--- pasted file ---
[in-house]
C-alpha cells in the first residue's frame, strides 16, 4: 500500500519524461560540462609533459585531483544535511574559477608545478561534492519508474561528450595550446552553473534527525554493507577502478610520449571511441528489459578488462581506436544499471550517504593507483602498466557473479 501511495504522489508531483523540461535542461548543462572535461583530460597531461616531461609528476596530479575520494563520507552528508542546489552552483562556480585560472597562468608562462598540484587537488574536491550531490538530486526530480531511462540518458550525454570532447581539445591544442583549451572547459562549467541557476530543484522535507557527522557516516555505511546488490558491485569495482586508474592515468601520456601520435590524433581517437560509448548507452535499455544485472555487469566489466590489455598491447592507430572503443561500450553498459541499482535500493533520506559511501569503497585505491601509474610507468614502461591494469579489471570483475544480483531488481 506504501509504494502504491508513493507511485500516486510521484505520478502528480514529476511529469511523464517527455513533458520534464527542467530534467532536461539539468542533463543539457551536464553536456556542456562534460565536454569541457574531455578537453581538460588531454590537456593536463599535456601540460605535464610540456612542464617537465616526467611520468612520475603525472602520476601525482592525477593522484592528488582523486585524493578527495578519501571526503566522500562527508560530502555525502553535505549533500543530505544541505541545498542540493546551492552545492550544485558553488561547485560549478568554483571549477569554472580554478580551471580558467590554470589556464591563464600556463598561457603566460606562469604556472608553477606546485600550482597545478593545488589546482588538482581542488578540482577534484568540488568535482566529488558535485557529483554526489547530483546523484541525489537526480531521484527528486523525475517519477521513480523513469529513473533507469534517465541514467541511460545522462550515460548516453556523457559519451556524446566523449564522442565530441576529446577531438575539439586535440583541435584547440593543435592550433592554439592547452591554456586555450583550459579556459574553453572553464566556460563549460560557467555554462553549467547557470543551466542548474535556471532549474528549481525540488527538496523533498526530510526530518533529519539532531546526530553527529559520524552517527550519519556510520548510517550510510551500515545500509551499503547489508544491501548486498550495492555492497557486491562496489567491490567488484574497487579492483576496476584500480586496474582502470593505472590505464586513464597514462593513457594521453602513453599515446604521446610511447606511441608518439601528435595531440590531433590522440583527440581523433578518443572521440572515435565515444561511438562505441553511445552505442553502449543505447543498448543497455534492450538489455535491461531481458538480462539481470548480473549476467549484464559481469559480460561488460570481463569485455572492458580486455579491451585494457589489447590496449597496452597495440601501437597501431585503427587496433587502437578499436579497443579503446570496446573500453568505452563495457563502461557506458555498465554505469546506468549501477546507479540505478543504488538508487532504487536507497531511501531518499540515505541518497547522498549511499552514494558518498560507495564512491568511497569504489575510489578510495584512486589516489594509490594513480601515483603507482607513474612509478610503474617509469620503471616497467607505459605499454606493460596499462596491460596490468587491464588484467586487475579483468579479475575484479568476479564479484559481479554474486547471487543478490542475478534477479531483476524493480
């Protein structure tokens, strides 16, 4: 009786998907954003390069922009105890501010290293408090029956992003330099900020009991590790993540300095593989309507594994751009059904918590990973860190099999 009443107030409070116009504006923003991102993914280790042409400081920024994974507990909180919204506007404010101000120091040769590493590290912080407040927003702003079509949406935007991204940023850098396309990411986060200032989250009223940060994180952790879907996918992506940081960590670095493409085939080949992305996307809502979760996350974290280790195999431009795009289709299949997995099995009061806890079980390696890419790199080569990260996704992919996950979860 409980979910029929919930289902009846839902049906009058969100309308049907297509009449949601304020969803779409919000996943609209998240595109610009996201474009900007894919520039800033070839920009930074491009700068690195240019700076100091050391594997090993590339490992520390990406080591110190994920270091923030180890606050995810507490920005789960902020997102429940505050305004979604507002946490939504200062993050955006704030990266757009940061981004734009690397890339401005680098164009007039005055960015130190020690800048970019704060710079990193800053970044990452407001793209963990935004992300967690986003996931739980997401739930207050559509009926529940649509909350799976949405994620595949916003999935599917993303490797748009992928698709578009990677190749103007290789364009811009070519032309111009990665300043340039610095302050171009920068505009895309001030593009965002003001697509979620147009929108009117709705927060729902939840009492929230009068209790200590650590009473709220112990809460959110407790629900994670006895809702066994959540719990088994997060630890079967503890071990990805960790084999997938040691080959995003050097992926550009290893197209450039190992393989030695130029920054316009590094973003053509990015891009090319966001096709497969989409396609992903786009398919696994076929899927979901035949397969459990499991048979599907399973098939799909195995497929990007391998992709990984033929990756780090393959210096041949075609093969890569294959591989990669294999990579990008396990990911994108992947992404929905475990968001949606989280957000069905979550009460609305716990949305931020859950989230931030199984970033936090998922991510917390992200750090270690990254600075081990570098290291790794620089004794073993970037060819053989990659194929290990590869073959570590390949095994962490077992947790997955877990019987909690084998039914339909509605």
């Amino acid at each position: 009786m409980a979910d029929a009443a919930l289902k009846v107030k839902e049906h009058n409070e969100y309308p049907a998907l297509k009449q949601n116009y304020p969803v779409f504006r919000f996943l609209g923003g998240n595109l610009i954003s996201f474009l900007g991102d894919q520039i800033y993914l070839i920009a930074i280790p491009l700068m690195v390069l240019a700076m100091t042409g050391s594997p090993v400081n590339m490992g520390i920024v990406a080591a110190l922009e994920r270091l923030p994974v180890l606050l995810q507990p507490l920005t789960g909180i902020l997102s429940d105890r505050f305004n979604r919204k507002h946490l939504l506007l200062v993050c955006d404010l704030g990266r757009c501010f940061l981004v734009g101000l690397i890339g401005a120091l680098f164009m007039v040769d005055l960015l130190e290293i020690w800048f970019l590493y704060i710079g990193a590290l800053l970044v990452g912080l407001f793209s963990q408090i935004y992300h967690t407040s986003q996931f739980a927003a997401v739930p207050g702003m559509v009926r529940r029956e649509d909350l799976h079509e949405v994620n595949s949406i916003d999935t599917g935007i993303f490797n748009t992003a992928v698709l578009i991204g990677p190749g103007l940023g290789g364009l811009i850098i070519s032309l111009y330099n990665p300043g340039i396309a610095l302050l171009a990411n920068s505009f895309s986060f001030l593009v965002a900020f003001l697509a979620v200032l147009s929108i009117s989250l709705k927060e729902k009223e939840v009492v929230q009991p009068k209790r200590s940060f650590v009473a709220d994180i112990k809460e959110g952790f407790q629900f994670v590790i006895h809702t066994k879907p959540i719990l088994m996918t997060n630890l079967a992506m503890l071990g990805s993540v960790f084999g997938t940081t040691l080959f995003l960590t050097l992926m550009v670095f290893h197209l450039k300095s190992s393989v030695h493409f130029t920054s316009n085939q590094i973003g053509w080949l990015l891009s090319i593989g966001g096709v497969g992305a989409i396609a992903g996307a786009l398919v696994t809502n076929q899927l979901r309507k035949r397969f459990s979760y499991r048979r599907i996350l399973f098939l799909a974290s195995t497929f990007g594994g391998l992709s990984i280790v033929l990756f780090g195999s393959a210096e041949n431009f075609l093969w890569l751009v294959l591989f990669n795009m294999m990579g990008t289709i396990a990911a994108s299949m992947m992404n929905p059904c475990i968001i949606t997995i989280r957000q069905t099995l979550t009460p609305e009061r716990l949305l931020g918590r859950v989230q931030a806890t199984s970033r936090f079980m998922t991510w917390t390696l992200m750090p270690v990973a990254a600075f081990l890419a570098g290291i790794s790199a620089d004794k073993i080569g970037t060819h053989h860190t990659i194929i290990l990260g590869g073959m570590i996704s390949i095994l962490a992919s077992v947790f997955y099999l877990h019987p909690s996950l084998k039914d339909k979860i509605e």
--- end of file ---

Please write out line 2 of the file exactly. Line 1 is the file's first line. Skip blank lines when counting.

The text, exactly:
C-alpha cells in the first residue's frame, strides 16, 4: 500500500519524461560540462609533459585531483544535511574559477608545478561534492519508474561528450595550446552553473534527525554493507577502478610520449571511441528489459578488462581506436544499471550517504593507483602498466557473479 501511495504522489508531483523540461535542461548543462572535461583530460597531461616531461609528476596530479575520494563520507552528508542546489552552483562556480585560472597562468608562462598540484587537488574536491550531490538530486526530480531511462540518458550525454570532447581539445591544442583549451572547459562549467541557476530543484522535507557527522557516516555505511546488490558491485569495482586508474592515468601520456601520435590524433581517437560509448548507452535499455544485472555487469566489466590489455598491447592507430572503443561500450553498459541499482535500493533520506559511501569503497585505491601509474610507468614502461591494469579489471570483475544480483531488481 506504501509504494502504491508513493507511485500516486510521484505520478502528480514529476511529469511523464517527455513533458520534464527542467530534467532536461539539468542533463543539457551536464553536456556542456562534460565536454569541457574531455578537453581538460588531454590537456593536463599535456601540460605535464610540456612542464617537465616526467611520468612520475603525472602520476601525482592525477593522484592528488582523486585524493578527495578519501571526503566522500562527508560530502555525502553535505549533500543530505544541505541545498542540493546551492552545492550544485558553488561547485560549478568554483571549477569554472580554478580551471580558467590554470589556464591563464600556463598561457603566460606562469604556472608553477606546485600550482597545478593545488589546482588538482581542488578540482577534484568540488568535482566529488558535485557529483554526489547530483546523484541525489537526480531521484527528486523525475517519477521513480523513469529513473533507469534517465541514467541511460545522462550515460548516453556523457559519451556524446566523449564522442565530441576529446577531438575539439586535440583541435584547440593543435592550433592554439592547452591554456586555450583550459579556459574553453572553464566556460563549460560557467555554462553549467547557470543551466542548474535556471532549474528549481525540488527538496523533498526530510526530518533529519539532531546526530553527529559520524552517527550519519556510520548510517550510510551500515545500509551499503547489508544491501548486498550495492555492497557486491562496489567491490567488484574497487579492483576496476584500480586496474582502470593505472590505464586513464597514462593513457594521453602513453599515446604521446610511447606511441608518439601528435595531440590531433590522440583527440581523433578518443572521440572515435565515444561511438562505441553511445552505442553502449543505447543498448543497455534492450538489455535491461531481458538480462539481470548480473549476467549484464559481469559480460561488460570481463569485455572492458580486455579491451585494457589489447590496449597496452597495440601501437597501431585503427587496433587502437578499436579497443579503446570496446573500453568505452563495457563502461557506458555498465554505469546506468549501477546507479540505478543504488538508487532504487536507497531511501531518499540515505541518497547522498549511499552514494558518498560507495564512491568511497569504489575510489578510495584512486589516489594509490594513480601515483603507482607513474612509478610503474617509469620503471616497467607505459605499454606493460596499462596491460596490468587491464588484467586487475579483468579479475575484479568476479564479484559481479554474486547471487543478490542475478534477479531483476524493480